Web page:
Martin is so skilled at waterskiing he seldom uses the skis anymore. He prefers the challenge of barefoot skiing on Lake Hopatcong that hugs his summer residence in New Jersey. Martin is my wife Risa’s first cousin, so I’ve known him for over 40 years. At every family event we played basketball against each other. We’d bang each other around on the court (he played for the North, I always played for the South) and then adjourn for the banter.
If there was an injury Martin would take over using his medical training to aid and comfort the hobbled participant.
It came as no big surprise that Dr. Martin Levine was one of the first doctors to reach the wounded at the Boston Marathon last Monday. He has run many such races and worked Boston for 13 years. He was in the medical tent tending to the irregular heart rhythms and dehydration issues that hit the runners coming in at the popular four hour mark that is such a great accomplishment for recreational runners who train religiously to run one marathon a year.
And then the bombs went off. Martin ran to the noise and smoke a half block away from the medical tent. On the basketball court Martin always attacked the basket, while I preferred the open jump shot. He loved the contact.
Martin encountered the carnage a couple minutes after the explosions. He begged people for belts and credentials lanyards – anything he could find for a tourniquet. The imperative was to stop the bleeding because most of the wounds were to the lower extremities from the BBs and ball bearings in the pressure cooker bombs.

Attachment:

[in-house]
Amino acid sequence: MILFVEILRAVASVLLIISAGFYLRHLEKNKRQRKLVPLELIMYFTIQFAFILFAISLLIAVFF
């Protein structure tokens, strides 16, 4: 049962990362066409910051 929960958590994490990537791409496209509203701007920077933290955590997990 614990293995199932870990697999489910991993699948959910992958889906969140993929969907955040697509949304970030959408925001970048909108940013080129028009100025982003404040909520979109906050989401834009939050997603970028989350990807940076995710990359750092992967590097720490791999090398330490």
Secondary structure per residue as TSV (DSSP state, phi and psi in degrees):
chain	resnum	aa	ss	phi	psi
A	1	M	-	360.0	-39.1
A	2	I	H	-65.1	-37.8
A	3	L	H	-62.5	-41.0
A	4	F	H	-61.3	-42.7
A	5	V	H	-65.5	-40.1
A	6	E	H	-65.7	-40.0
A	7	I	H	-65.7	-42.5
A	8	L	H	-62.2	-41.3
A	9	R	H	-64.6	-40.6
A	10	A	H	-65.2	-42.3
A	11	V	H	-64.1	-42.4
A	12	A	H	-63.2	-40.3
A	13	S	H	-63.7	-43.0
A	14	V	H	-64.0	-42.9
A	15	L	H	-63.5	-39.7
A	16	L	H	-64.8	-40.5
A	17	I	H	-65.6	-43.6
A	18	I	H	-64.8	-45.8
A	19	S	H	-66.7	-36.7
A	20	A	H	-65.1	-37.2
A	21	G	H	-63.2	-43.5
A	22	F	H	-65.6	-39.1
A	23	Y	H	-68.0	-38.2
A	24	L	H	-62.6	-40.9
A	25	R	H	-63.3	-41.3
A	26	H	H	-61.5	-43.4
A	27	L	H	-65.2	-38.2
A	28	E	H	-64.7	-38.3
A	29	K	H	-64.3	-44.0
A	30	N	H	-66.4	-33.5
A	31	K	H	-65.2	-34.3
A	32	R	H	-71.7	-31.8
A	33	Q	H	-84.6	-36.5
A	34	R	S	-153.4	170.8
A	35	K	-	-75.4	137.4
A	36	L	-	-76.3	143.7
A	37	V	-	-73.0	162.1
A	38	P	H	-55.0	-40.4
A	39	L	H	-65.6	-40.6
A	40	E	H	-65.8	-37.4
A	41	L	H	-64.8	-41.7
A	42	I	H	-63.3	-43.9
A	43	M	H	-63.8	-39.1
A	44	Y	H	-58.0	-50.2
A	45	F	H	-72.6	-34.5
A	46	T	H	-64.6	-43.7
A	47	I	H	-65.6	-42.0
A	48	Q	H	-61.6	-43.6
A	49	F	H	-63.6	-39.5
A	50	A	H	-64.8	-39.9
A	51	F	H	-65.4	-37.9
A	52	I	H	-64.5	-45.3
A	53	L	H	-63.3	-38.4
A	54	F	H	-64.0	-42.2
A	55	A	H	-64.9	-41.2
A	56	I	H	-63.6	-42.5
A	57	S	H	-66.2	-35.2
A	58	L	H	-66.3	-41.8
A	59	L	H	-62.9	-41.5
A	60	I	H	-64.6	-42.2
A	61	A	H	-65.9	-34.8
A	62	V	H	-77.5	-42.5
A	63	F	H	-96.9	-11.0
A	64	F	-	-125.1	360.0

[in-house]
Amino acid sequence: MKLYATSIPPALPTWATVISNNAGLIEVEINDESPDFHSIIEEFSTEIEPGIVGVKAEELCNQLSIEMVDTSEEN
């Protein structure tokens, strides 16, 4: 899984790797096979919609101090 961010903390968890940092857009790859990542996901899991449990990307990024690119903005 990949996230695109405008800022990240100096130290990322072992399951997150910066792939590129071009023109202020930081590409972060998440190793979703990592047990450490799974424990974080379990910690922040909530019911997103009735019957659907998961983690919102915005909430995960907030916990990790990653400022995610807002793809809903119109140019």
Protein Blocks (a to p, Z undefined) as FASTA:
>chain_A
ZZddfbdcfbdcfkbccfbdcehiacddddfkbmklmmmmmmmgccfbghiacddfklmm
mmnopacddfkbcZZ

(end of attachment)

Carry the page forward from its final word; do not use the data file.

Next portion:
Martin said time stood still amidst the chaos of bleeding and dying runners and spectators. But Martin was ready for this horror. The medical staff was well trained and experienced. These medical people were pros, and while they were not expecting a bomb attack they were in emergency triage mode immediately. Fortunately, the second bomb went off so soon after the first that it did not trap the first responders like at the fire at the fertilizer plant in Texas last week.
Martin did all that he could to help the wounded. He walked to a friend’s house after the ambulances had collected the wounded. Every noise seemed magnified. It was not like September 11th because he could walk away toward normalcy. But it did feel like war had come to Boston.
Question: Should Dzhokhar Tsarneav be tried in the criminal justice system or the military courts?